The increasing complexity that service providers are grappling with is self-evident. With the new opportunities being opened up by technology, the business side of service provider companies are increasingly knocking on the door to explore the opportunities. As one vendor said during the Mobile World Congress, “we have never seen so many CMOs so excited by the possibilities that they now see opening up through their IT platforms.”
Maybe this is because the technology is better, or maybe because the vendor side of the industry is now talking the same language as their customers or perhaps, finally, they are talking to the right people.
Whatever the reason, the consensus is now that service providers are looking for new revenue streams – ones that they can invest in and implement, now.
What is interesting is that, while we were all a little vague about which way service providers were going when it came to implementing the platforms that support all this business urgency, the answer is not what you might expect.
A new survey, commissioned by Amdocs, says that service providers have increased their number of services vendors over the past five years – according to 75 percent of the respondents. Just over a quarter of respondents said that they had doubled the number of vendors over the period.
This is interesting. More and more we thought that the large, end-to-end suppliers were in poll position, offering a comprehensive range of ‘don’t worry about a thing,’ services.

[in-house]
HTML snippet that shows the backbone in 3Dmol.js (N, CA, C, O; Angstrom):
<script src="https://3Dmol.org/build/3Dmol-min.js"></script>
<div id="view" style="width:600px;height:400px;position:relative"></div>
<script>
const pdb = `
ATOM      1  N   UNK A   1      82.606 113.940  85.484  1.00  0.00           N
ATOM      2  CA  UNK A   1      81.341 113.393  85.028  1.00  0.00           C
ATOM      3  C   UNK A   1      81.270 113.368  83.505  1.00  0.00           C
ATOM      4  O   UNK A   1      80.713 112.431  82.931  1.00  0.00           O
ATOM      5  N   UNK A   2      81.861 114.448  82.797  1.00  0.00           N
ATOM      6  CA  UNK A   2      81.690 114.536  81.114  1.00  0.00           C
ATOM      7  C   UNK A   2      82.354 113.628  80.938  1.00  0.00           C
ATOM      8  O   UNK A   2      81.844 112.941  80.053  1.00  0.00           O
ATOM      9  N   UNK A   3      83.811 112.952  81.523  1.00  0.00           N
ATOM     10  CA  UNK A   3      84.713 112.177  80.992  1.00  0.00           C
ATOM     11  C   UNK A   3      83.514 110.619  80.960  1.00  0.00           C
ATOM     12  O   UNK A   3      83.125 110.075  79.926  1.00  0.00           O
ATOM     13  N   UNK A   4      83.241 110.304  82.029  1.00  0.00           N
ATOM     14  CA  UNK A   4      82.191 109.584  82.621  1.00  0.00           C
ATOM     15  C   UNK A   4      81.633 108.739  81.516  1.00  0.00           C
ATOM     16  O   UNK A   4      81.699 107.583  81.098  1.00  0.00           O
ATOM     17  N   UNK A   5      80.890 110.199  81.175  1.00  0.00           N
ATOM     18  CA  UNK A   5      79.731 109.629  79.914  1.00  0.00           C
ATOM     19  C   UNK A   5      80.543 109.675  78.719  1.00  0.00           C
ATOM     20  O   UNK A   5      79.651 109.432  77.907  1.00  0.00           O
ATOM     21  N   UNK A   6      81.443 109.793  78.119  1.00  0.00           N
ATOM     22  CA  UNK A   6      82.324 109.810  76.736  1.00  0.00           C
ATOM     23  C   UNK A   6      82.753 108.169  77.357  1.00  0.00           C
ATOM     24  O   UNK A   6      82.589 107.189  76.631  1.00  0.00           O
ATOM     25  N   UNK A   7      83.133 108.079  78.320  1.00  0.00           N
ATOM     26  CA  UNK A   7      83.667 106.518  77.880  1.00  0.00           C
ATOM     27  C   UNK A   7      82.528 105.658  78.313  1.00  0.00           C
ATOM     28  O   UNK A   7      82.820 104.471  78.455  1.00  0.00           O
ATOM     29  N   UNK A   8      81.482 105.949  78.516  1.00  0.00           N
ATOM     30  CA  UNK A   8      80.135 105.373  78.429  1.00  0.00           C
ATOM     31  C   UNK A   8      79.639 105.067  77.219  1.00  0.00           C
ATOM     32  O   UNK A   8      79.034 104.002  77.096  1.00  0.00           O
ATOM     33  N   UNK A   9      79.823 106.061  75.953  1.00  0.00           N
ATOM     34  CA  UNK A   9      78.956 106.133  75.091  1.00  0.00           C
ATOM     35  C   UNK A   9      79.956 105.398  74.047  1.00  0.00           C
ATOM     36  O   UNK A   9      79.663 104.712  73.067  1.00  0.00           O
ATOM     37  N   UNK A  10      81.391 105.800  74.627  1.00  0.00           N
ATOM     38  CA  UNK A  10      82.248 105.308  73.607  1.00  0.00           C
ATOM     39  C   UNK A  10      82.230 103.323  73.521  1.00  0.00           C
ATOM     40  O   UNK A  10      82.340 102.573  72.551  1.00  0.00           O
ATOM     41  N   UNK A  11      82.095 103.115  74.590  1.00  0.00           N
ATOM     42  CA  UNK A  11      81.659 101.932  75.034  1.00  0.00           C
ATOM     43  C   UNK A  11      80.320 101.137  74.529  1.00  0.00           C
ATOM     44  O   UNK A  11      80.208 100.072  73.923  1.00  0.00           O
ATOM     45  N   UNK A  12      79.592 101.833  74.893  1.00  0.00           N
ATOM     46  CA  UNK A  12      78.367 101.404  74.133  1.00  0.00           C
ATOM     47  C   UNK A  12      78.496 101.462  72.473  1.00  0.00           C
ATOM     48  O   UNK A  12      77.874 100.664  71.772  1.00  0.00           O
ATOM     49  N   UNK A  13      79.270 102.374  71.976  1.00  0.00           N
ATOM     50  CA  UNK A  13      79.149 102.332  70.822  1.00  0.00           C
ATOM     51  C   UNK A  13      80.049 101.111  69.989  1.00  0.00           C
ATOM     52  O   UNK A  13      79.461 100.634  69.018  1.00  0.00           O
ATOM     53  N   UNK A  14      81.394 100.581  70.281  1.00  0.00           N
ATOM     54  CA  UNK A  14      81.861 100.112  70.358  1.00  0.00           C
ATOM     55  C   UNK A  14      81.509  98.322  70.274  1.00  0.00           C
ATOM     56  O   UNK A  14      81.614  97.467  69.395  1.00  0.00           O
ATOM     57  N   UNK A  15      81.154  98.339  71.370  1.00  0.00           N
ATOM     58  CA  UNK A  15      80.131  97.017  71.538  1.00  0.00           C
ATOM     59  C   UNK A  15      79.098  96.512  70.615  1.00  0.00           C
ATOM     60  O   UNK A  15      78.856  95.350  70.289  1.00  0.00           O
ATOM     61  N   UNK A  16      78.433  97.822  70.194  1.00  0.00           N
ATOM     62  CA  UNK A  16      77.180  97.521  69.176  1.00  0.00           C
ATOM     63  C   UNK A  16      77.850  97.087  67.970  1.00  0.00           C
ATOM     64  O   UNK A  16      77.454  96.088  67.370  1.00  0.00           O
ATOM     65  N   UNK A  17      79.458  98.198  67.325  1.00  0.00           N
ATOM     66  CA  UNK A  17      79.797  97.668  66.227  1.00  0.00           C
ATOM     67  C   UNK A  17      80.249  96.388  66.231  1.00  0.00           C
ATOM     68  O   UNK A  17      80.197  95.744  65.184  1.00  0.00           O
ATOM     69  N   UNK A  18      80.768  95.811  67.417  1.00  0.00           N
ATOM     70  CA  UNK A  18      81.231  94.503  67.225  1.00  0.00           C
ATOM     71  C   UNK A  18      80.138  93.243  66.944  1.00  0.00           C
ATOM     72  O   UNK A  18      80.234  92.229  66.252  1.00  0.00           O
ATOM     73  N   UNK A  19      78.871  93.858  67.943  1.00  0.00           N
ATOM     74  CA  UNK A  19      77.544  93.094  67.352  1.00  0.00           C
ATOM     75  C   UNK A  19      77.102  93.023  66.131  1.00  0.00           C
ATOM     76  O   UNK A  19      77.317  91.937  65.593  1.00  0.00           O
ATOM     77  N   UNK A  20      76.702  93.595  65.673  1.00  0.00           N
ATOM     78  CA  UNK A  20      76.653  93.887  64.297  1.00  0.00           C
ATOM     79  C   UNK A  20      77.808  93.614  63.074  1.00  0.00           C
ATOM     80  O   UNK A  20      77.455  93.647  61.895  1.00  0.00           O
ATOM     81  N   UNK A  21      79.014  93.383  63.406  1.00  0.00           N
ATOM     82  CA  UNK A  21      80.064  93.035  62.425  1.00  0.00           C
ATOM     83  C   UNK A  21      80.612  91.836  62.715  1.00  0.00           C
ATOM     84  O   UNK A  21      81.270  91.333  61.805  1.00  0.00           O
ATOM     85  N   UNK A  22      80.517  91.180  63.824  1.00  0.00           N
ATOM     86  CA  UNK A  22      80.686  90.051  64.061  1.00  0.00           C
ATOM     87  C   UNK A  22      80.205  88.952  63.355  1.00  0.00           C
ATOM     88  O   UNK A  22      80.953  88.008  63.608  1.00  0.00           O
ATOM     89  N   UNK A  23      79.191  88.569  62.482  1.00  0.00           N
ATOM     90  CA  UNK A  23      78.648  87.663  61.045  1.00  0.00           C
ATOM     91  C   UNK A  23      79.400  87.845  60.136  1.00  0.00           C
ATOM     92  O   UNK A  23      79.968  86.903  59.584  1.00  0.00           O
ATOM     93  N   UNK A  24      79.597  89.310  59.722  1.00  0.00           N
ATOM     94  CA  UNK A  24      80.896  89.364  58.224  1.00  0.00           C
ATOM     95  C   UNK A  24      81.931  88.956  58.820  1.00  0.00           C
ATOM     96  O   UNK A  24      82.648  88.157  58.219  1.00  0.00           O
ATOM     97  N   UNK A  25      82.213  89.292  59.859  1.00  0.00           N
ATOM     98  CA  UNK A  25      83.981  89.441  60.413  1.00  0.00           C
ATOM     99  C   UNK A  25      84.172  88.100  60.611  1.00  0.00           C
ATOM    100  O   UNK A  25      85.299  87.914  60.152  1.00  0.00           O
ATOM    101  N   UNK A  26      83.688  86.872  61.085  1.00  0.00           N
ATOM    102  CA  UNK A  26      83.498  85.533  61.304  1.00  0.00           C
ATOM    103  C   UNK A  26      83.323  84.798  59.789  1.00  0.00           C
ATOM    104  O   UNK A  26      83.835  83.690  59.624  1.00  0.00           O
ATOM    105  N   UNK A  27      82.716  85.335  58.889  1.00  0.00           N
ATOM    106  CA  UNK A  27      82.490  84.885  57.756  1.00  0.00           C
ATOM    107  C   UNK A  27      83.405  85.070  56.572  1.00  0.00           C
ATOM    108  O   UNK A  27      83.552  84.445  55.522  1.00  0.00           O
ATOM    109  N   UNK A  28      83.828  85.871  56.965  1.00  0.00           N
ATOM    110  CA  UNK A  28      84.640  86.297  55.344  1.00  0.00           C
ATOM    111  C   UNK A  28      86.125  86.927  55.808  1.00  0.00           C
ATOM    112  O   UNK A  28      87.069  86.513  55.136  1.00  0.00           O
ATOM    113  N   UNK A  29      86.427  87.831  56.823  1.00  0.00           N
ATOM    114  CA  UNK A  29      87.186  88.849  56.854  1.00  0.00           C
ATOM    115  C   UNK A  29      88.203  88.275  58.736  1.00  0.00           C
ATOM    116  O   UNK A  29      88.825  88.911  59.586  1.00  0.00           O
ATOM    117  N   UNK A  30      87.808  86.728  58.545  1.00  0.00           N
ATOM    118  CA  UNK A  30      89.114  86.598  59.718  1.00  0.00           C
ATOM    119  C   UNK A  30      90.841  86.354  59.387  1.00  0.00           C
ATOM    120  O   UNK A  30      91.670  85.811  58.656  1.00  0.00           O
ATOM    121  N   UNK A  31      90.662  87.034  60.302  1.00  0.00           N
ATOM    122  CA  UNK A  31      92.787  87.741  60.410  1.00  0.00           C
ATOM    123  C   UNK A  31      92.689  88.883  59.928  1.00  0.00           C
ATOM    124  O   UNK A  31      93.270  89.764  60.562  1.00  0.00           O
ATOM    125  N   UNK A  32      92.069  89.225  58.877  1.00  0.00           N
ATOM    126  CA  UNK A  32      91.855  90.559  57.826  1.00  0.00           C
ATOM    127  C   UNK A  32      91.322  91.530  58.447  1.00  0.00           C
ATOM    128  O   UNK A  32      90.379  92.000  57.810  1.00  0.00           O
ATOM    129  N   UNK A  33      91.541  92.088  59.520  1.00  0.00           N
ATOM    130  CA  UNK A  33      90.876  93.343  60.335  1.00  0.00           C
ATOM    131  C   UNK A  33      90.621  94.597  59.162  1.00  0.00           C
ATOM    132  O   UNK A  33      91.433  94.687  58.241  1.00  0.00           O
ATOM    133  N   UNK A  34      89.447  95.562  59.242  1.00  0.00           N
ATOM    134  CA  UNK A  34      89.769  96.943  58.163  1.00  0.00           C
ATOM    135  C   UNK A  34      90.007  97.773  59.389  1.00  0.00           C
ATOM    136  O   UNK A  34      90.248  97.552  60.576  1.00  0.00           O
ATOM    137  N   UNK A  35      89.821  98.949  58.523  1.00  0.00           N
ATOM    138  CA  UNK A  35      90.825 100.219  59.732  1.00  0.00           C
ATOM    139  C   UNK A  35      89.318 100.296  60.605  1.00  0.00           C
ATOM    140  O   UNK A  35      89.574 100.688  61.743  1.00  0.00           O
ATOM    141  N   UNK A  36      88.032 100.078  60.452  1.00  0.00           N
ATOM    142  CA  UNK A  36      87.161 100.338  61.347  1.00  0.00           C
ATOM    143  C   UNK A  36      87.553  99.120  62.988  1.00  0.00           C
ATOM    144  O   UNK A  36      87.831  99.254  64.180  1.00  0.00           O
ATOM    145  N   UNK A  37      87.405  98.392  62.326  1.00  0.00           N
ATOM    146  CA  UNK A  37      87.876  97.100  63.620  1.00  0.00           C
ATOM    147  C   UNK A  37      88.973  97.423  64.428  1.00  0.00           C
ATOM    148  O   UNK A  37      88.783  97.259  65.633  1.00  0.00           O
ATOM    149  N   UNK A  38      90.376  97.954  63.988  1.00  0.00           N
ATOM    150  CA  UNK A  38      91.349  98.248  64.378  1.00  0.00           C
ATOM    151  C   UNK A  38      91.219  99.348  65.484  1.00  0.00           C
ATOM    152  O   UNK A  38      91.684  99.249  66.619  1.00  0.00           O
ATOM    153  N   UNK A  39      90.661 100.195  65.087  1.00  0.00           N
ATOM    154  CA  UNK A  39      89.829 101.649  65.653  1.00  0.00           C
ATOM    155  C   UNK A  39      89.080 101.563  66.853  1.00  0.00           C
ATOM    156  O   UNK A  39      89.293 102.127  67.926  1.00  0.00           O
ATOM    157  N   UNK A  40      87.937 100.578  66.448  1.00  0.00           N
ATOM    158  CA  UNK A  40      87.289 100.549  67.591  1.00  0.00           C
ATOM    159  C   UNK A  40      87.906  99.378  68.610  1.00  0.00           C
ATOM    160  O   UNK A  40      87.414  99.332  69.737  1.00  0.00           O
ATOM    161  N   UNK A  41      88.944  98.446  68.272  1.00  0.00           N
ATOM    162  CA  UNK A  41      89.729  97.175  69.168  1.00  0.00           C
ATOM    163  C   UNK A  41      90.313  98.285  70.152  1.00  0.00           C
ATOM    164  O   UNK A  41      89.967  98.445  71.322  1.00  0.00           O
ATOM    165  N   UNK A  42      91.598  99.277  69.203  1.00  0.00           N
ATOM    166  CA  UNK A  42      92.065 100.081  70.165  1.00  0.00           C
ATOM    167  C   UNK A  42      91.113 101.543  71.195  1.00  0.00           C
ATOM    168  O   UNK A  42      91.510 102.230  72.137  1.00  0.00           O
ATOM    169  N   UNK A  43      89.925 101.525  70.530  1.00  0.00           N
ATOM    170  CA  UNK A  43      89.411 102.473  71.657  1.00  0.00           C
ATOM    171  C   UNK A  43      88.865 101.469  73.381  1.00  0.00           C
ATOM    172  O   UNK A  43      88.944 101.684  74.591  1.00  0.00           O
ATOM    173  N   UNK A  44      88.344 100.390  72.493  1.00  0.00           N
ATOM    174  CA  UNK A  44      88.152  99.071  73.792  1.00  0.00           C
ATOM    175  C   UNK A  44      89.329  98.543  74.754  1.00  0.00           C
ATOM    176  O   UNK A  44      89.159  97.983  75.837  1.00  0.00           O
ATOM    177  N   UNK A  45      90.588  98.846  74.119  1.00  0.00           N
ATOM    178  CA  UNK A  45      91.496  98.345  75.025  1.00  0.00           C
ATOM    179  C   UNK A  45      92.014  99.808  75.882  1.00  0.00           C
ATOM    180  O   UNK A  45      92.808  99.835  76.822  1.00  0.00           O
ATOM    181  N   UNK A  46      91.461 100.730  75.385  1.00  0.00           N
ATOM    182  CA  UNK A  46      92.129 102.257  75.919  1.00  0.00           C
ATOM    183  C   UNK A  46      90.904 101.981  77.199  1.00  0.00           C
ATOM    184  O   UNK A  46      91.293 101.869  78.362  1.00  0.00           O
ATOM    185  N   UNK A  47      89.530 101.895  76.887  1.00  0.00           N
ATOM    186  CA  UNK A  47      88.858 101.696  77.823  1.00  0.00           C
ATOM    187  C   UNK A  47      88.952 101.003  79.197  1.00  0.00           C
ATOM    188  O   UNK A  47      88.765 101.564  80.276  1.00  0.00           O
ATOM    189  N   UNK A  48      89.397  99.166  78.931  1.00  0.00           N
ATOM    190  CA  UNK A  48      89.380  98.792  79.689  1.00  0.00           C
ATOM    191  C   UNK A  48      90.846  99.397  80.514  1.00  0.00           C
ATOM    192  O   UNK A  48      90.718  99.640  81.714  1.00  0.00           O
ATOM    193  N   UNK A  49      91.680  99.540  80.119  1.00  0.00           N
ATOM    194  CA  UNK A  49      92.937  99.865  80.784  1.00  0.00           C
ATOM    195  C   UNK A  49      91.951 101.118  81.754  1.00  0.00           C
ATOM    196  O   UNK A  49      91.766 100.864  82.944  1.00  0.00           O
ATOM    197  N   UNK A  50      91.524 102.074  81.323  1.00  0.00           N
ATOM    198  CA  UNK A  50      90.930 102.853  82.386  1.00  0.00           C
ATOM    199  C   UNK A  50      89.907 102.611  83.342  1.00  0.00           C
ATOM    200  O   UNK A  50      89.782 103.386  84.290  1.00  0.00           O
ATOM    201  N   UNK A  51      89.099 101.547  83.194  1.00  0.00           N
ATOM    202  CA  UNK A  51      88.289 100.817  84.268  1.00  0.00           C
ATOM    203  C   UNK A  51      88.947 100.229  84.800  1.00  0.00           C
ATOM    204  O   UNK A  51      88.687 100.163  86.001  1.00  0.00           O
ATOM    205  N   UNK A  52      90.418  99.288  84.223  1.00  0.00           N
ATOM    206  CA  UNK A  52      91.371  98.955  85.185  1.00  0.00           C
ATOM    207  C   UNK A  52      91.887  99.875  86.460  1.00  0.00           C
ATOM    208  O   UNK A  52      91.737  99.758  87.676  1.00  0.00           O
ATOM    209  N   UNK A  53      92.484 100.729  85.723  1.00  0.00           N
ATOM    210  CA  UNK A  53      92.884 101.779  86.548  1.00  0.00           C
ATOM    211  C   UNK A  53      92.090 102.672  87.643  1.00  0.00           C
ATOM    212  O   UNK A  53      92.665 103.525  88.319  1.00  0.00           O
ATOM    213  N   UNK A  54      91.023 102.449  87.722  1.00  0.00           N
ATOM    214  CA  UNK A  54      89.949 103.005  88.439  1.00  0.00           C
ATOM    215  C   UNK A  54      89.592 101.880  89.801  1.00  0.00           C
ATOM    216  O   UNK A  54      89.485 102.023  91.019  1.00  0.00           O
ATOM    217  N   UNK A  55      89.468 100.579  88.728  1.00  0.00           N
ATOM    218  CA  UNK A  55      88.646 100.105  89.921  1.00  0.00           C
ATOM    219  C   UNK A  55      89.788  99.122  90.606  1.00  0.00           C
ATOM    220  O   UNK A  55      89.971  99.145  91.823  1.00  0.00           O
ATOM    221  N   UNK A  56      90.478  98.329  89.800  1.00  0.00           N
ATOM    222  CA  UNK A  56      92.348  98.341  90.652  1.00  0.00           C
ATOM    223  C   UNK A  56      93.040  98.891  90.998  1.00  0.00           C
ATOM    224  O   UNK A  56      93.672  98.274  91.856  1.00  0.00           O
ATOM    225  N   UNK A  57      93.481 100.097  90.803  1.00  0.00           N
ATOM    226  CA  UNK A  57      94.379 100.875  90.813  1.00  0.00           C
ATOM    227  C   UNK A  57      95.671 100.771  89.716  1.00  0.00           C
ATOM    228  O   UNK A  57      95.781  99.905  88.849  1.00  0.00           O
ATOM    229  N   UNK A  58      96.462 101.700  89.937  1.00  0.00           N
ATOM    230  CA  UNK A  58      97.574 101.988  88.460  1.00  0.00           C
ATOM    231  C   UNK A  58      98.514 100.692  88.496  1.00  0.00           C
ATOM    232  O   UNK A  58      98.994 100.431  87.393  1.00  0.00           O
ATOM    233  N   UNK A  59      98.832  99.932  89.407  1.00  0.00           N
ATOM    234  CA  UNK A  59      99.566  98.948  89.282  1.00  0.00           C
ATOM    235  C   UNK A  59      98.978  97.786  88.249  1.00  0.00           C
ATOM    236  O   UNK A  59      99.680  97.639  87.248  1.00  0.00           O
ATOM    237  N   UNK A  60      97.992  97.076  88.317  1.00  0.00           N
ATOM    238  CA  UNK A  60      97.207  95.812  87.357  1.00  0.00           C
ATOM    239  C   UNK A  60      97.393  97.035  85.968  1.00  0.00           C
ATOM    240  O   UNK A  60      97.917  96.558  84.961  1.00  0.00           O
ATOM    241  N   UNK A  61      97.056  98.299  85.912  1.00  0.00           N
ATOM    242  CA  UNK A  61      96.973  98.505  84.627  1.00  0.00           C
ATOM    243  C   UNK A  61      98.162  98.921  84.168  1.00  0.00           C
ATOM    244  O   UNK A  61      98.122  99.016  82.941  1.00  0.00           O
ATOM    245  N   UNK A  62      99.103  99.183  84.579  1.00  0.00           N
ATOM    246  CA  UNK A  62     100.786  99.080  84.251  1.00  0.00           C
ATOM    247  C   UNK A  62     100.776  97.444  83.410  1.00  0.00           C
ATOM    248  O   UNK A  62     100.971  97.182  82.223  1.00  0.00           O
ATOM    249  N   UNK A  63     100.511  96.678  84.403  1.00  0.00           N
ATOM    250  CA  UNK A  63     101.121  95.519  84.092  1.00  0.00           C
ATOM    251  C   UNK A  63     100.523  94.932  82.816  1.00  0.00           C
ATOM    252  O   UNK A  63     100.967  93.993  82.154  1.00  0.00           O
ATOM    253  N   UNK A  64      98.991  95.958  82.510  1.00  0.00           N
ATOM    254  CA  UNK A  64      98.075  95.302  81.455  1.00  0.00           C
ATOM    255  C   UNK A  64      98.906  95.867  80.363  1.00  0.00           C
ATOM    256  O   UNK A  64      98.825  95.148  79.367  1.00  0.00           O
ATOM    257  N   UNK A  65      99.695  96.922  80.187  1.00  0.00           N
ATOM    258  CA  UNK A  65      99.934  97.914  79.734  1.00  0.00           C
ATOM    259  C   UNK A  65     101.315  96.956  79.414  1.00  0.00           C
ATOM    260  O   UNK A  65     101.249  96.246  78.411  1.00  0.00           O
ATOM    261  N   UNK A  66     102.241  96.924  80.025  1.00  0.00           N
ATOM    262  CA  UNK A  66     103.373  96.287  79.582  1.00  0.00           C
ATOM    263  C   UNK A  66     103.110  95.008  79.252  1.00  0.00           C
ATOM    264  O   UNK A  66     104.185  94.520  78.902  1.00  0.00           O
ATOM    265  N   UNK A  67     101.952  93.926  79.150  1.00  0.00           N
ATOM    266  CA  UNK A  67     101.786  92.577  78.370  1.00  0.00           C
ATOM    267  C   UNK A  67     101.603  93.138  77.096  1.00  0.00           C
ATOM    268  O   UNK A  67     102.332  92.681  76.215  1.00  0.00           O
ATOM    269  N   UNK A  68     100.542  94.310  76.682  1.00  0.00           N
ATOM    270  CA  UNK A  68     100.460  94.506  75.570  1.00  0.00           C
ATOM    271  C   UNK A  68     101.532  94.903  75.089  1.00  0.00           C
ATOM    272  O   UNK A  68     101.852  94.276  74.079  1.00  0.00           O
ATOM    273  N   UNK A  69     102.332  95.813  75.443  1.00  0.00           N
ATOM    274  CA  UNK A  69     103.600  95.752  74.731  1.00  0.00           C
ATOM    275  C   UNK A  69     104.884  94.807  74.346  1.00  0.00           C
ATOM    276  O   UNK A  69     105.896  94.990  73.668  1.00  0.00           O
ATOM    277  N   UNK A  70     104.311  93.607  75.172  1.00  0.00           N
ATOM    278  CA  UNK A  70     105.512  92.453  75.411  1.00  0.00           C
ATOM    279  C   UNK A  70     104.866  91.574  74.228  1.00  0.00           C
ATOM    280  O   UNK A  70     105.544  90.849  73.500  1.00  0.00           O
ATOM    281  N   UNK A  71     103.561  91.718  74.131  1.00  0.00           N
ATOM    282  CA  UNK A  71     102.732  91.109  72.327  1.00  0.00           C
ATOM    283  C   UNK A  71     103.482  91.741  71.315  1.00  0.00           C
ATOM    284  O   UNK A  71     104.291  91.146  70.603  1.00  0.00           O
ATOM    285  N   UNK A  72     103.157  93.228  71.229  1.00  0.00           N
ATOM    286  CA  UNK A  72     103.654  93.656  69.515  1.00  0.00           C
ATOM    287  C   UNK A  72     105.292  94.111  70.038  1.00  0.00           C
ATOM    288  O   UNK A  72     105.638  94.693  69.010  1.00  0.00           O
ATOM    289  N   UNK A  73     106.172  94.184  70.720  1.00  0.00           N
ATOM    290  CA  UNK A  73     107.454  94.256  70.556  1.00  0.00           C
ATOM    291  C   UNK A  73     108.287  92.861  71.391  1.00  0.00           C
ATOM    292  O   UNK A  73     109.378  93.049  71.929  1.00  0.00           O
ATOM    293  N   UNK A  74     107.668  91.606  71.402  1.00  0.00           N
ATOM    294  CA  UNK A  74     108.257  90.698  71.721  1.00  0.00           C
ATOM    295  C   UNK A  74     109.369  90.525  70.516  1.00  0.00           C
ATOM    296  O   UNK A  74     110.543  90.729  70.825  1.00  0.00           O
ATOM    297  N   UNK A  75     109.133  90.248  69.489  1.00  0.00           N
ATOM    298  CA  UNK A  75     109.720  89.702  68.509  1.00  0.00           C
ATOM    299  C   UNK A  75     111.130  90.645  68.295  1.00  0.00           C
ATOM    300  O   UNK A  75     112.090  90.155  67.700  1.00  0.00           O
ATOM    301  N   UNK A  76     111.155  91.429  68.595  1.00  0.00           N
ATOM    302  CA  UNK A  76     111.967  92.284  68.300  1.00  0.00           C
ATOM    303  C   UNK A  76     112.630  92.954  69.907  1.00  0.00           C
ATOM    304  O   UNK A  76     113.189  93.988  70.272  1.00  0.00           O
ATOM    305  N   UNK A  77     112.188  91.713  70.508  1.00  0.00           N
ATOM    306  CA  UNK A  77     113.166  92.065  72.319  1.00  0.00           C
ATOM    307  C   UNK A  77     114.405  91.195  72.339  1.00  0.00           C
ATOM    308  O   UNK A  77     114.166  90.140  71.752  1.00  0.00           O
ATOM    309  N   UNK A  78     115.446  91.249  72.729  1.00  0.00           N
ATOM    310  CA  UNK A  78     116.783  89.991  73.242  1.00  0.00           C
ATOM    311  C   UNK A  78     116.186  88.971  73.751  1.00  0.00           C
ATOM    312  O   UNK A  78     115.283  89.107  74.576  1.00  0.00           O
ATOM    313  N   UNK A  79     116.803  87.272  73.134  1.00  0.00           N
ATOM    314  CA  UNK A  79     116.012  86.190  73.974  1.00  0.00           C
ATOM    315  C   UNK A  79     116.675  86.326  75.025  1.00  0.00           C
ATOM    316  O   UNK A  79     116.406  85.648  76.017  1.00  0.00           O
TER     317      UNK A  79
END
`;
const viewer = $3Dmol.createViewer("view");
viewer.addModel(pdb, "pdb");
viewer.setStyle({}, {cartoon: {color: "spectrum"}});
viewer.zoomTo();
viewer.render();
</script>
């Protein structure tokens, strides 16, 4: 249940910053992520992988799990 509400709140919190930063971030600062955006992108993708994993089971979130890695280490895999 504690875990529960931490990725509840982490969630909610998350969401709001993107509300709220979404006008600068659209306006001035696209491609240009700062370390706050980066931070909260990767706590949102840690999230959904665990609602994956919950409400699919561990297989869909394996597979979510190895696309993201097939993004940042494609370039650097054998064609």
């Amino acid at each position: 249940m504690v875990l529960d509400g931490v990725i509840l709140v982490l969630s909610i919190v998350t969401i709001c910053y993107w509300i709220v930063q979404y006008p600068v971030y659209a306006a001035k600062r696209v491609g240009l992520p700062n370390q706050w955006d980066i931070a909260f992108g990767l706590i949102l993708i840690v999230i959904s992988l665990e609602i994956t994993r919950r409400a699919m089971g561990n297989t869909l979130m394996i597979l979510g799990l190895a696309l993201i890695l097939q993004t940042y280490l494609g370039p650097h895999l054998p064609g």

When risk taking is a requirement in an environment which is naturally averse to taking risks, such a vendor strategy would seem sensible.
There are, of course, more and more domains that service providers need to become the trusted choice for – cloud, customer experience (supported by analytics), self service and all the while suffering from an increasing skills gap. Finding one partner to support all this, plus the new business opportunities of Direct Operator Billing, Machine-to-Machine and OTT services is a tall order.
The core IT domains remain the biggest buyer of services, with BSS being identified as driving the largest increase in services by 64 percent of respondents.
With this increase in the engagement of services vendors to support an increasingly complex environment, which would bring a traditional IT project pipeline to its knees, comes a new job title. Once or twice over the past two years we have heard the term Chief Services Officer, in environments where innovation is a business fundamental and yet margins are wafer thin.
In a world where partnerships are becoming the only sustainable way to survive, not only will there be an office that co-ordinates the eco-system of platforms that drive the modern service provider, but one vendor will increasingly take on the role of co-ordinating its own competitors.
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